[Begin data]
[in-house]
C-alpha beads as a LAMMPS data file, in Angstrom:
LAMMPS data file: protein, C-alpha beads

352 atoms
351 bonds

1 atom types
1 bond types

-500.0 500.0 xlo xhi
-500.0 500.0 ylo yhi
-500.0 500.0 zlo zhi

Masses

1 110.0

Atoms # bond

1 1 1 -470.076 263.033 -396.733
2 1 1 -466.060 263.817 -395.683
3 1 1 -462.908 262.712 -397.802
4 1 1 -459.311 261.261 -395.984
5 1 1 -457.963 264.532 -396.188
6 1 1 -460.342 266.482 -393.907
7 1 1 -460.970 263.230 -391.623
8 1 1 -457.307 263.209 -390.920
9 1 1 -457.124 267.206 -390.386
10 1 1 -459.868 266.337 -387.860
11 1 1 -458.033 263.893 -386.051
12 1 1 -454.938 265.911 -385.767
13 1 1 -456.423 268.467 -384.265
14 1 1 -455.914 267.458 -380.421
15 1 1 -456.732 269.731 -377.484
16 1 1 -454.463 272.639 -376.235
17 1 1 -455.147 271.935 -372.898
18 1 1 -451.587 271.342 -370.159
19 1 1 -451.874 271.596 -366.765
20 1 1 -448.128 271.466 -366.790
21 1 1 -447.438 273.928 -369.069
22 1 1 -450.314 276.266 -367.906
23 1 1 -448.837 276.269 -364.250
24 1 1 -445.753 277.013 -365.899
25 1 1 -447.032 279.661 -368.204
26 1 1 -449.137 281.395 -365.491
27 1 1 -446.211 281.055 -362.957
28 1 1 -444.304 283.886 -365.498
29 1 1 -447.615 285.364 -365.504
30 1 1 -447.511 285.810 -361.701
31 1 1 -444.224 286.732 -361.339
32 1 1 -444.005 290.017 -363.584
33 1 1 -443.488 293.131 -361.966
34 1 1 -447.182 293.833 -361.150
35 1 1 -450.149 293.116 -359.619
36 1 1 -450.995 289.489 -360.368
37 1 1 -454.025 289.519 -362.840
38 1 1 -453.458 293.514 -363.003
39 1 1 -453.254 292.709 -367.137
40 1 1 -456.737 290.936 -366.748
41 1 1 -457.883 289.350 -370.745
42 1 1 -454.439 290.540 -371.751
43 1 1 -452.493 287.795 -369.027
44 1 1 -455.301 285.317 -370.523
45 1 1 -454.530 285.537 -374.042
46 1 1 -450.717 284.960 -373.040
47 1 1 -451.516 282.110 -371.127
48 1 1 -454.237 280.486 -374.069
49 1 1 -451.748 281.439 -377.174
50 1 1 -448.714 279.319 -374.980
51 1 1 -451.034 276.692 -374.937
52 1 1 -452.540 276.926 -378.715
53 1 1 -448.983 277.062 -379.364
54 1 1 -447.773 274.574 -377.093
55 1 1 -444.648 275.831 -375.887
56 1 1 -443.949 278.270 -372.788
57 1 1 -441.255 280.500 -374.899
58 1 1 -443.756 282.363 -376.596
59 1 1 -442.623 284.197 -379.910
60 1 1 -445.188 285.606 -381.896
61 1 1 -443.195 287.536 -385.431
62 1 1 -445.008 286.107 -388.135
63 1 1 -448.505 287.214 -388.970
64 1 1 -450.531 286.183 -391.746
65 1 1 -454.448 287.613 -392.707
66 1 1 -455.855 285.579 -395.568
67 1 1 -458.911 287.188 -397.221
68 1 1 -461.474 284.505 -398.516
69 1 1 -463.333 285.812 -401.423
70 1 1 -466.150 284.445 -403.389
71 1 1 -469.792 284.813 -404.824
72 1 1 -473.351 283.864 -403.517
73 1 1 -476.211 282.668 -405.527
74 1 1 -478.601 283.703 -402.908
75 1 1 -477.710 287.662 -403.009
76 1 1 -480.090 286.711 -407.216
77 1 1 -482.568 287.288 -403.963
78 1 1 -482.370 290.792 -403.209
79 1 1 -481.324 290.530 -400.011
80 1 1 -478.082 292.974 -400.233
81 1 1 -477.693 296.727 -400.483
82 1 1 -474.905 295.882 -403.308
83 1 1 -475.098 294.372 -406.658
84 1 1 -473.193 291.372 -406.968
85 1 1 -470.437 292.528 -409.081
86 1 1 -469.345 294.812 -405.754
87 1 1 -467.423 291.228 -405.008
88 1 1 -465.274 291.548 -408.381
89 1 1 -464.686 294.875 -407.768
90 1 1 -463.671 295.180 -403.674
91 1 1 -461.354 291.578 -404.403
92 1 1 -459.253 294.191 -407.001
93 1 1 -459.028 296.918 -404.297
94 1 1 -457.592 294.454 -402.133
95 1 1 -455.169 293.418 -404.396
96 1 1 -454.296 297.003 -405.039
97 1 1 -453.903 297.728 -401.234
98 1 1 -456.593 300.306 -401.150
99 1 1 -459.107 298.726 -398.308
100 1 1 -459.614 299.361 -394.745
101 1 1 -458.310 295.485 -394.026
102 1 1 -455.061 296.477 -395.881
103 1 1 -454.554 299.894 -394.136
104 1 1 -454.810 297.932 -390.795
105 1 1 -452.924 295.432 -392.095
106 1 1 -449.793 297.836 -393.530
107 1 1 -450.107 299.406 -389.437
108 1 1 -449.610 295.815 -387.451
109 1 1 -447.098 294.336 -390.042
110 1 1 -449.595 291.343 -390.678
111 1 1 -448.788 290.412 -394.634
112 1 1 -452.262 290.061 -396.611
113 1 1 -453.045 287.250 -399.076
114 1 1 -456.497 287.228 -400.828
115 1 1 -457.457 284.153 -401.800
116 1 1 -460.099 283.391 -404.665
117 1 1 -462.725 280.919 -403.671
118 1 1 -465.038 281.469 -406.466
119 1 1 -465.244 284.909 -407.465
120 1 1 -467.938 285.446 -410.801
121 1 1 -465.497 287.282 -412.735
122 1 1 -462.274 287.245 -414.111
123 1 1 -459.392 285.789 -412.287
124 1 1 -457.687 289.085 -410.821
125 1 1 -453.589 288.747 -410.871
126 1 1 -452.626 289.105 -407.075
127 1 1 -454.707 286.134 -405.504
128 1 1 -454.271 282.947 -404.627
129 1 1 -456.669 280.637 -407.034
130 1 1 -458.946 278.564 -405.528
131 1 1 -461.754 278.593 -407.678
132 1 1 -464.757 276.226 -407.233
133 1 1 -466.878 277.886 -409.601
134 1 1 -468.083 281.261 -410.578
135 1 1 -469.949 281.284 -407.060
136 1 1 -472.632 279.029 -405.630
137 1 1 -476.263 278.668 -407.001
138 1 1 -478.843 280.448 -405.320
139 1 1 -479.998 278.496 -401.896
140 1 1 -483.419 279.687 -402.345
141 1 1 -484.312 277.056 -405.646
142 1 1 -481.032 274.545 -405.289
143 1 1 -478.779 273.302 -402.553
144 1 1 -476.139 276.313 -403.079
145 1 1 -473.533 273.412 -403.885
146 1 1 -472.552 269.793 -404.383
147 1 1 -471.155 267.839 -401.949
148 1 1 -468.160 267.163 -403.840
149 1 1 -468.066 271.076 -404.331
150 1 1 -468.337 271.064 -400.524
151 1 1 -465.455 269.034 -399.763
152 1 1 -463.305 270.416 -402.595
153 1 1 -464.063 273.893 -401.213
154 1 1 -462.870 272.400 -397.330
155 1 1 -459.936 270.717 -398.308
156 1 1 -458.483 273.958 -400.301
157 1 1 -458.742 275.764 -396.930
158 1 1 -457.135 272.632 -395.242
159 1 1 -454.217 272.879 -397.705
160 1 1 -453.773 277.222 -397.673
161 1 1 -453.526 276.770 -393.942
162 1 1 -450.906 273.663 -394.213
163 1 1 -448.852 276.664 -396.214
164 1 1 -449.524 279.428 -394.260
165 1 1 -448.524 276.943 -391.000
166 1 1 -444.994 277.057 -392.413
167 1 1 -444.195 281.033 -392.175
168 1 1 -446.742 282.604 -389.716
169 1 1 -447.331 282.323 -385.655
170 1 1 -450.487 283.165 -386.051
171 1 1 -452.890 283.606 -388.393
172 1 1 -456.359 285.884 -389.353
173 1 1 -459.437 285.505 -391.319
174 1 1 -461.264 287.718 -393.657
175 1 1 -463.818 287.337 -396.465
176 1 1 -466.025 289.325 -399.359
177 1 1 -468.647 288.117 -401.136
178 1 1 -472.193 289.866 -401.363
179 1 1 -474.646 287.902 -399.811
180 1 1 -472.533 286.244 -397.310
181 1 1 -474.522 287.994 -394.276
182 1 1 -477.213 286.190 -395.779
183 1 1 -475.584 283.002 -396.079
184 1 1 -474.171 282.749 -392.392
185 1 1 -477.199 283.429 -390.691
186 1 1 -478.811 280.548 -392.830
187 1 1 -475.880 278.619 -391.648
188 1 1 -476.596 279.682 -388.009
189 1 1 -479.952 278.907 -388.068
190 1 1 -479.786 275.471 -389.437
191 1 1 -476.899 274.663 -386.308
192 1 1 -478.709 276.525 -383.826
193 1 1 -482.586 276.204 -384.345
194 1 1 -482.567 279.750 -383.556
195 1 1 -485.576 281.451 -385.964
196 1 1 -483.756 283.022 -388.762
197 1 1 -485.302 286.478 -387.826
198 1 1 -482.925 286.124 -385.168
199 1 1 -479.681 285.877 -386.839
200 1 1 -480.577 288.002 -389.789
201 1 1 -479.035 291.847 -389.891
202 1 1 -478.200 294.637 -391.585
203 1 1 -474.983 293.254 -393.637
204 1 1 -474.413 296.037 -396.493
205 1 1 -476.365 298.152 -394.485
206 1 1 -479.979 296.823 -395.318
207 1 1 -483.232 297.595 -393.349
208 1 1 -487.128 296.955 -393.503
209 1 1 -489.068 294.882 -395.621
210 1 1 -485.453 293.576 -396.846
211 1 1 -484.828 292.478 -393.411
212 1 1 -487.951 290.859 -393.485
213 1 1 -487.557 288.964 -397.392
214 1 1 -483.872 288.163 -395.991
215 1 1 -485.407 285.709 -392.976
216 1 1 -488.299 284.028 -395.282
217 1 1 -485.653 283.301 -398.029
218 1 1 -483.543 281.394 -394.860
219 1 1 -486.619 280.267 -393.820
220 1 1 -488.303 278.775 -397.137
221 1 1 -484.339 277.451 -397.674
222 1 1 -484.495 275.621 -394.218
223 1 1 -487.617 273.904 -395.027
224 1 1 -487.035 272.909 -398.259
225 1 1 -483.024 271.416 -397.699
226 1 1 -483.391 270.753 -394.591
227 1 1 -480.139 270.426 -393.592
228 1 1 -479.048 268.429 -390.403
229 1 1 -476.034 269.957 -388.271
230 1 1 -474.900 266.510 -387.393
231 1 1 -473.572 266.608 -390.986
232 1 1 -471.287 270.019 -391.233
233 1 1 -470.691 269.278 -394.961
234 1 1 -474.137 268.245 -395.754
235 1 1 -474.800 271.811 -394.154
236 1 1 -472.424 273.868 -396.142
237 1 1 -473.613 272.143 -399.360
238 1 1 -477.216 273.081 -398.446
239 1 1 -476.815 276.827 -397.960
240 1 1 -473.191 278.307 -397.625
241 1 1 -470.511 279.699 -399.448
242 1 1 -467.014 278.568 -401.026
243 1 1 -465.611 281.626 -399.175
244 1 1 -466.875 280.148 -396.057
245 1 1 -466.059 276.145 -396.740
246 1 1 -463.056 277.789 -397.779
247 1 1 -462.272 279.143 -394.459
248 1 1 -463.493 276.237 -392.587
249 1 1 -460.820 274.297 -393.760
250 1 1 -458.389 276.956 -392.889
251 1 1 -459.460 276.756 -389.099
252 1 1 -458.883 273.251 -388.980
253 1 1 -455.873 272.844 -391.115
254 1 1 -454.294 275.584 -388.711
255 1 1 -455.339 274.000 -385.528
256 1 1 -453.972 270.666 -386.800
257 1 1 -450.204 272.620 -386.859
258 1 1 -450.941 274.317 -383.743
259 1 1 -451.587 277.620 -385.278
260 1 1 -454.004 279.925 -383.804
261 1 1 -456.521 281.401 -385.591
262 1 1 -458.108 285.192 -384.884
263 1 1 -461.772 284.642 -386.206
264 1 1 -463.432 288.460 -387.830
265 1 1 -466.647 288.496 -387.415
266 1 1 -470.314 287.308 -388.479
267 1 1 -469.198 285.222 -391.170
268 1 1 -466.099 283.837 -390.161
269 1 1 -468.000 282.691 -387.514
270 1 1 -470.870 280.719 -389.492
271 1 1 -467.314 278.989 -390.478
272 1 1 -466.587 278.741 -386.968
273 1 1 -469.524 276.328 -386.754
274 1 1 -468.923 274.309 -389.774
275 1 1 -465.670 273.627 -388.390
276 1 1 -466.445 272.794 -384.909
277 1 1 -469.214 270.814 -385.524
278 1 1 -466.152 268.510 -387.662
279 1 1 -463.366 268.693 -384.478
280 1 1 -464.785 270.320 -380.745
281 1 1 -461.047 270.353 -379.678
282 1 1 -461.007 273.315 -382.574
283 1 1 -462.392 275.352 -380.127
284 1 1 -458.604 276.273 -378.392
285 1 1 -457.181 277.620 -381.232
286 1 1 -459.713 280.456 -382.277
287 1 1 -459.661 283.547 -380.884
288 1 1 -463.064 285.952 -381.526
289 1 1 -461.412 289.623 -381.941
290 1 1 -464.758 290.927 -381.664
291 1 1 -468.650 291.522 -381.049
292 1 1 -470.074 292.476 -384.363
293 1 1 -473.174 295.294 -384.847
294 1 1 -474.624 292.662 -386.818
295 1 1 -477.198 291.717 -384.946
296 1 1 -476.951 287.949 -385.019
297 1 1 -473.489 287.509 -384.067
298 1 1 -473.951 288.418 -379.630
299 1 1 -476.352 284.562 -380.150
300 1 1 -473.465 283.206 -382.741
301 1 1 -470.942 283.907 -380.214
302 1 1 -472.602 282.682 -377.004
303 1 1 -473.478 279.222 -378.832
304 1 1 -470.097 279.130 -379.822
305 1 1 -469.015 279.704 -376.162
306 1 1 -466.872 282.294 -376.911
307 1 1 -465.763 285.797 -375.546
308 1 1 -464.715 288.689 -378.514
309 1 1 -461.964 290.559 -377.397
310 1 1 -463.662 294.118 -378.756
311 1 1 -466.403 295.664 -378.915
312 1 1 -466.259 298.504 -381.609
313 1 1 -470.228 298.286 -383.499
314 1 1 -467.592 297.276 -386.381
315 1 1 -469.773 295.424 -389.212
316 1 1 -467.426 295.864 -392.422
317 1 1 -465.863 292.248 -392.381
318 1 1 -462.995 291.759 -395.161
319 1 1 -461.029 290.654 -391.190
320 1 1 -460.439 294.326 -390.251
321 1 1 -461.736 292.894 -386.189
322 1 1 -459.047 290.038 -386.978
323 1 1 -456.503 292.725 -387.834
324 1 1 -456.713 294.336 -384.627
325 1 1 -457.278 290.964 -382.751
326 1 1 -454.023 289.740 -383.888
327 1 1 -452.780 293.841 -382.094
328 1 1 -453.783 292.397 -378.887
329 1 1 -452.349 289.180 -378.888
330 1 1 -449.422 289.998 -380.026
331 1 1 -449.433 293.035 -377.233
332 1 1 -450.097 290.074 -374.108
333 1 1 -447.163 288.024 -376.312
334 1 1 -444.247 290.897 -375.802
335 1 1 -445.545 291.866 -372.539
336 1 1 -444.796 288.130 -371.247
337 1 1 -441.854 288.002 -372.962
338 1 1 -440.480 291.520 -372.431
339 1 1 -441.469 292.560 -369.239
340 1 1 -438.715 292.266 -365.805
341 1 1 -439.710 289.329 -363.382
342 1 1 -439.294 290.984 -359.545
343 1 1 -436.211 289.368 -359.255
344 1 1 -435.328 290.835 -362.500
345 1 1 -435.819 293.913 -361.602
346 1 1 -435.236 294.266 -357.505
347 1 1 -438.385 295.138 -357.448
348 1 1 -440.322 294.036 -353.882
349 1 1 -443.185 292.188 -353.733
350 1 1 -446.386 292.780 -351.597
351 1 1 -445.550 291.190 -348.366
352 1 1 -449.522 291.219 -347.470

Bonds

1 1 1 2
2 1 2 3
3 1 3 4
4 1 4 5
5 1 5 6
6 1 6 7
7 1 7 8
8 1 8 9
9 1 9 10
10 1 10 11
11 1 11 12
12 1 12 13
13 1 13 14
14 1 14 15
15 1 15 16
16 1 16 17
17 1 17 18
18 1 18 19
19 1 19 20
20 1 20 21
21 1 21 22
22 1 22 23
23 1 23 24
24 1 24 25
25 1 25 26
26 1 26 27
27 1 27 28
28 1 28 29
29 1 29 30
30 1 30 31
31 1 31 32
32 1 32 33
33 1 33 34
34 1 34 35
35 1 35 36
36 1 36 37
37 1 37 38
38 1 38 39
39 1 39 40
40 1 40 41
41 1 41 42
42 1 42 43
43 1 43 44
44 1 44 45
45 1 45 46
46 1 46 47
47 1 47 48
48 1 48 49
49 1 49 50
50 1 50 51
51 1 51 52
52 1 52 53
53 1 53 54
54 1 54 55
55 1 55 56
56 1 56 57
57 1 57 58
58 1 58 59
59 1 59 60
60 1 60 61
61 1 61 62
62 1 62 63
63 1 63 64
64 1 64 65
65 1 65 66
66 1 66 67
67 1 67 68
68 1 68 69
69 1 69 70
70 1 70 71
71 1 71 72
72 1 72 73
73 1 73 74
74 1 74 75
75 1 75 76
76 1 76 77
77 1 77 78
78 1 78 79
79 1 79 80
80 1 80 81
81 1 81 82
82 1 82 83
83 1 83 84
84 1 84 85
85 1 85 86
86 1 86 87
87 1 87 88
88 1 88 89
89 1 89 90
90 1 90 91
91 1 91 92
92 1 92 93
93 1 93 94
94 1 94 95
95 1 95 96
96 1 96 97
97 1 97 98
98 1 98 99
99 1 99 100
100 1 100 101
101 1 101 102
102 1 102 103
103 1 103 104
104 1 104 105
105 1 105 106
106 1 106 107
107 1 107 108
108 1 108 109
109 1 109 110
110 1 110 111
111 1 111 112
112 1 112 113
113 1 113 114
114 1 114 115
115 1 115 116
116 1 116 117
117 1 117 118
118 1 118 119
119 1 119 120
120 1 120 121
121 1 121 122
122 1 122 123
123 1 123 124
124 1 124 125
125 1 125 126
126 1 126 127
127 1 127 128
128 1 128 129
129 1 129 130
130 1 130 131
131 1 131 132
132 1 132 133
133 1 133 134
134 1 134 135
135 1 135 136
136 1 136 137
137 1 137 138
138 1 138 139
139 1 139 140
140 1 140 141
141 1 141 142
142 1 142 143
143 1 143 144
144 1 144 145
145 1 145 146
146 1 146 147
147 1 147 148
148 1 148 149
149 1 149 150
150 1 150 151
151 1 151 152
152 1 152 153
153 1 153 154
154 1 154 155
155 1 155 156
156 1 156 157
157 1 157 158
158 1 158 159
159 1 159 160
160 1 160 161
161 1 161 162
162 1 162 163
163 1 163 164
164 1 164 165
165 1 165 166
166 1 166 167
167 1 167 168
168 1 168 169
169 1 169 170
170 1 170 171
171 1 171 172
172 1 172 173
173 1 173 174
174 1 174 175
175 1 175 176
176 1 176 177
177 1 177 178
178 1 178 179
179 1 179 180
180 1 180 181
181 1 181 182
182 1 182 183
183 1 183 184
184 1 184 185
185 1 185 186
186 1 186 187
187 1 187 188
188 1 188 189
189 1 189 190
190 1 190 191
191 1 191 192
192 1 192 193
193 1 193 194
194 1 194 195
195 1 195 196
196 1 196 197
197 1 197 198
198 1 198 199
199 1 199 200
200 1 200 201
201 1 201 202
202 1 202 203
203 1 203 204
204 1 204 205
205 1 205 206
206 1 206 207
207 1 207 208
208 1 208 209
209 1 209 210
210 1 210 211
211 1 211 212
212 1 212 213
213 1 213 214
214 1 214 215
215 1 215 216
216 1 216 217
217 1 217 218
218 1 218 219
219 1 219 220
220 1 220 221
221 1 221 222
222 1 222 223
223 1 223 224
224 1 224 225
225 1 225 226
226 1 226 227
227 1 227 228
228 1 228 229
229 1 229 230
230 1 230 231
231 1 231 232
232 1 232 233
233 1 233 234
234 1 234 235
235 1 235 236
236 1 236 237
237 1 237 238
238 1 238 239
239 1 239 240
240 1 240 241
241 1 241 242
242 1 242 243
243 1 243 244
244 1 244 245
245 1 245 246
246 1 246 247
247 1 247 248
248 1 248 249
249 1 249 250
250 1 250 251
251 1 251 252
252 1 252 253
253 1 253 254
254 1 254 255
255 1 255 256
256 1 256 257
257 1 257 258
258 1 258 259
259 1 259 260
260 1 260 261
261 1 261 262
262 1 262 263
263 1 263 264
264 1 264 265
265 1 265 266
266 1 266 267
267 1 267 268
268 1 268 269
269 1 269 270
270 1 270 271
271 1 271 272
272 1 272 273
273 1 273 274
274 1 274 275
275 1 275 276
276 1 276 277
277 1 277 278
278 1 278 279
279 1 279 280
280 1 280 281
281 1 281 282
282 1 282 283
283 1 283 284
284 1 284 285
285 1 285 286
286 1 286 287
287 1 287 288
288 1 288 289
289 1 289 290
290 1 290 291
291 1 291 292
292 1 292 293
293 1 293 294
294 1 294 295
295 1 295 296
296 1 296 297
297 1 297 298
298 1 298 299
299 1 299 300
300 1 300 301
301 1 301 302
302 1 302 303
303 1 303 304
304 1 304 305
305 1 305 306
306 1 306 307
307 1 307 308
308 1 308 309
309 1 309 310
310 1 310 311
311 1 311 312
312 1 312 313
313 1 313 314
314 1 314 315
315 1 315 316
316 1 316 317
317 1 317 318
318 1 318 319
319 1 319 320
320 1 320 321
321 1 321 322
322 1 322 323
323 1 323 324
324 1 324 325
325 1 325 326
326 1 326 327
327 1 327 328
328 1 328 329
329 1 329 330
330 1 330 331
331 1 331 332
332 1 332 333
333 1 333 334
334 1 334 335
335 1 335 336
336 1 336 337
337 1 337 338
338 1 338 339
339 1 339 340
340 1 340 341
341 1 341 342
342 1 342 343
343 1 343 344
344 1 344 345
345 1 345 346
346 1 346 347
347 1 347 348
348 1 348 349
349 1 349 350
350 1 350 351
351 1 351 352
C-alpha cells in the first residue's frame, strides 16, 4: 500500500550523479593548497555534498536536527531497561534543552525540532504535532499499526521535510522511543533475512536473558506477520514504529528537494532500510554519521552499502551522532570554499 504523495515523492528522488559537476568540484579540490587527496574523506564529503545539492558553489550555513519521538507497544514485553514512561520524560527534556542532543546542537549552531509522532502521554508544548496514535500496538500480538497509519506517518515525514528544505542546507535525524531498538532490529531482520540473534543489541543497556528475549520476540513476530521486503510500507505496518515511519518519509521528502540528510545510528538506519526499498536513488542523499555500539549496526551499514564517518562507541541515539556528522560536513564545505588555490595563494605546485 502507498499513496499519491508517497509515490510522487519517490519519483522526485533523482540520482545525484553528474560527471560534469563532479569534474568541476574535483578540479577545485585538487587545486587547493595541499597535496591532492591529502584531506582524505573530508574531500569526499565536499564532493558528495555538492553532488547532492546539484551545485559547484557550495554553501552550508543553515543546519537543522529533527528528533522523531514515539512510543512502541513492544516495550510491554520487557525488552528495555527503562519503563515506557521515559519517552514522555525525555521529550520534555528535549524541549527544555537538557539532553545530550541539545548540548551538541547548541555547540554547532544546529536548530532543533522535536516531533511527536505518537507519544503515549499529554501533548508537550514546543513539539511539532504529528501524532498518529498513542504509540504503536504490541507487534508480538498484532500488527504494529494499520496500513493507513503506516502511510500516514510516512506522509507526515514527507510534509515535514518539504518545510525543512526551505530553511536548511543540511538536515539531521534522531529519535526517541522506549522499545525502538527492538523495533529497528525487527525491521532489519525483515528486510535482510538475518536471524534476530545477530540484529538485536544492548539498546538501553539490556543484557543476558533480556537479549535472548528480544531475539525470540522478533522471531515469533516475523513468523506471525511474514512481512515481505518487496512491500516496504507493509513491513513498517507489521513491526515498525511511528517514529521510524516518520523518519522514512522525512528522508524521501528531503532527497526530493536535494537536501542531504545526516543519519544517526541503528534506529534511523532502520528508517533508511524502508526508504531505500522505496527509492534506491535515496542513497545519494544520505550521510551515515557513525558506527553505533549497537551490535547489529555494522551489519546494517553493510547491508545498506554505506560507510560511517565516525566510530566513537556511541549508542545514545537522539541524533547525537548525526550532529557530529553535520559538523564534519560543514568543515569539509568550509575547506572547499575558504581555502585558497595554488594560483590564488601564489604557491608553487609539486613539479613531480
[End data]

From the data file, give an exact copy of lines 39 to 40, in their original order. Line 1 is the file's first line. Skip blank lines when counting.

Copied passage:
26 1 1 -449.137 281.395 -365.491
27 1 1 -446.211 281.055 -362.957